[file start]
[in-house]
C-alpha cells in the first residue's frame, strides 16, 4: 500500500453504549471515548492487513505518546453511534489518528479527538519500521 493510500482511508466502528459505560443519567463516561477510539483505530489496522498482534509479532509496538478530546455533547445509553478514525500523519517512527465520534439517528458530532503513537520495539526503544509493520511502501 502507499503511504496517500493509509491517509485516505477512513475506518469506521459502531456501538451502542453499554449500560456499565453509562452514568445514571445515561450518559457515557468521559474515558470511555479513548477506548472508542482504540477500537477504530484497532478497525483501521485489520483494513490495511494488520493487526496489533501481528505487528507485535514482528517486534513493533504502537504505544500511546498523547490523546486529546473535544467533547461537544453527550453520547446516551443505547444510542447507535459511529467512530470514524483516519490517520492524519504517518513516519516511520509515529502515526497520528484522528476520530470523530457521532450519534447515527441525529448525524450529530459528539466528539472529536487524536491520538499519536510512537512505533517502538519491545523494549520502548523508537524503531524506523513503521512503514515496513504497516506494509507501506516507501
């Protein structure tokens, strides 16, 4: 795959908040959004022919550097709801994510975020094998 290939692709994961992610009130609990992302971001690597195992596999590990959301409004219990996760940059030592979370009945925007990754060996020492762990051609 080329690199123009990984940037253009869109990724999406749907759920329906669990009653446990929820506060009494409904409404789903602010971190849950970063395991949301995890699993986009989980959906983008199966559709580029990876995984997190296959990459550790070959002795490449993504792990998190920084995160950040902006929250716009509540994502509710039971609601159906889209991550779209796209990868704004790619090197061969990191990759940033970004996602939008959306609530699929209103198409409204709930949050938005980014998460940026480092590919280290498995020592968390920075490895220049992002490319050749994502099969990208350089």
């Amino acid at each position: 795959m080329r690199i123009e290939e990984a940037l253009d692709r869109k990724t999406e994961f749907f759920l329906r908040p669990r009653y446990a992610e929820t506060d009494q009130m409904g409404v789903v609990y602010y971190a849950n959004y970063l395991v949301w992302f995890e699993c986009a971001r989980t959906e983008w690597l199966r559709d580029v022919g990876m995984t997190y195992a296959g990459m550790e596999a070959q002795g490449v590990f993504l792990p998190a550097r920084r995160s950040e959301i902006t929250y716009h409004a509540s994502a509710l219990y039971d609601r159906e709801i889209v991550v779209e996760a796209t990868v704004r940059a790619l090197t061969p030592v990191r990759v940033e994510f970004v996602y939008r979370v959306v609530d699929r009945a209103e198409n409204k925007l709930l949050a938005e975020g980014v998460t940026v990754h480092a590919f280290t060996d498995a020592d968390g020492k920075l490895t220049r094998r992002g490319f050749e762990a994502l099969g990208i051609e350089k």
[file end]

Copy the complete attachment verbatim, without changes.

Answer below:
[in-house]
C-alpha cells in the first residue's frame, strides 16, 4: 500500500453504549471515548492487513505518546453511534489518528479527538519500521 493510500482511508466502528459505560443519567463516561477510539483505530489496522498482534509479532509496538478530546455533547445509553478514525500523519517512527465520534439517528458530532503513537520495539526503544509493520511502501 502507499503511504496517500493509509491517509485516505477512513475506518469506521459502531456501538451502542453499554449500560456499565453509562452514568445514571445515561450518559457515557468521559474515558470511555479513548477506548472508542482504540477500537477504530484497532478497525483501521485489520483494513490495511494488520493487526496489533501481528505487528507485535514482528517486534513493533504502537504505544500511546498523547490523546486529546473535544467533547461537544453527550453520547446516551443505547444510542447507535459511529467512530470514524483516519490517520492524519504517518513516519516511520509515529502515526497520528484522528476520530470523530457521532450519534447515527441525529448525524450529530459528539466528539472529536487524536491520538499519536510512537512505533517502538519491545523494549520502548523508537524503531524506523513503521512503514515496513504497516506494509507501506516507501
């Protein structure tokens, strides 16, 4: 795959908040959004022919550097709801994510975020094998 290939692709994961992610009130609990992302971001690597195992596999590990959301409004219990996760940059030592979370009945925007990754060996020492762990051609 080329690199123009990984940037253009869109990724999406749907759920329906669990009653446990929820506060009494409904409404789903602010971190849950970063395991949301995890699993986009989980959906983008199966559709580029990876995984997190296959990459550790070959002795490449993504792990998190920084995160950040902006929250716009509540994502509710039971609601159906889209991550779209796209990868704004790619090197061969990191990759940033970004996602939008959306609530699929209103198409409204709930949050938005980014998460940026480092590919280290498995020592968390920075490895220049992002490319050749994502099969990208350089």
């Amino acid at each position: 795959m080329r690199i123009e290939e990984a940037l253009d692709r869109k990724t999406e994961f749907f759920l329906r908040p669990r009653y446990a992610e929820t506060d009494q009130m409904g409404v789903v609990y602010y971190a849950n959004y970063l395991v949301w992302f995890e699993c986009a971001r989980t959906e983008w690597l199966r559709d580029v022919g990876m995984t997190y195992a296959g990459m550790e596999a070959q002795g490449v590990f993504l792990p998190a550097r920084r995160s950040e959301i902006t929250y716009h409004a509540s994502a509710l219990y039971d609601r159906e709801i889209v991550v779209e996760a796209t990868v704004r940059a790619l090197t061969p030592v990191r990759v940033e994510f970004v996602y939008r979370v959306v609530d699929r009945a209103e198409n409204k925007l709930l949050a938005e975020g980014v998460t940026v990754h480092a590919f280290t060996d498995a020592d968390g020492k920075l490895t220049r094998r992002g490319f050749e762990a994502l099969g990208i051609e350089k």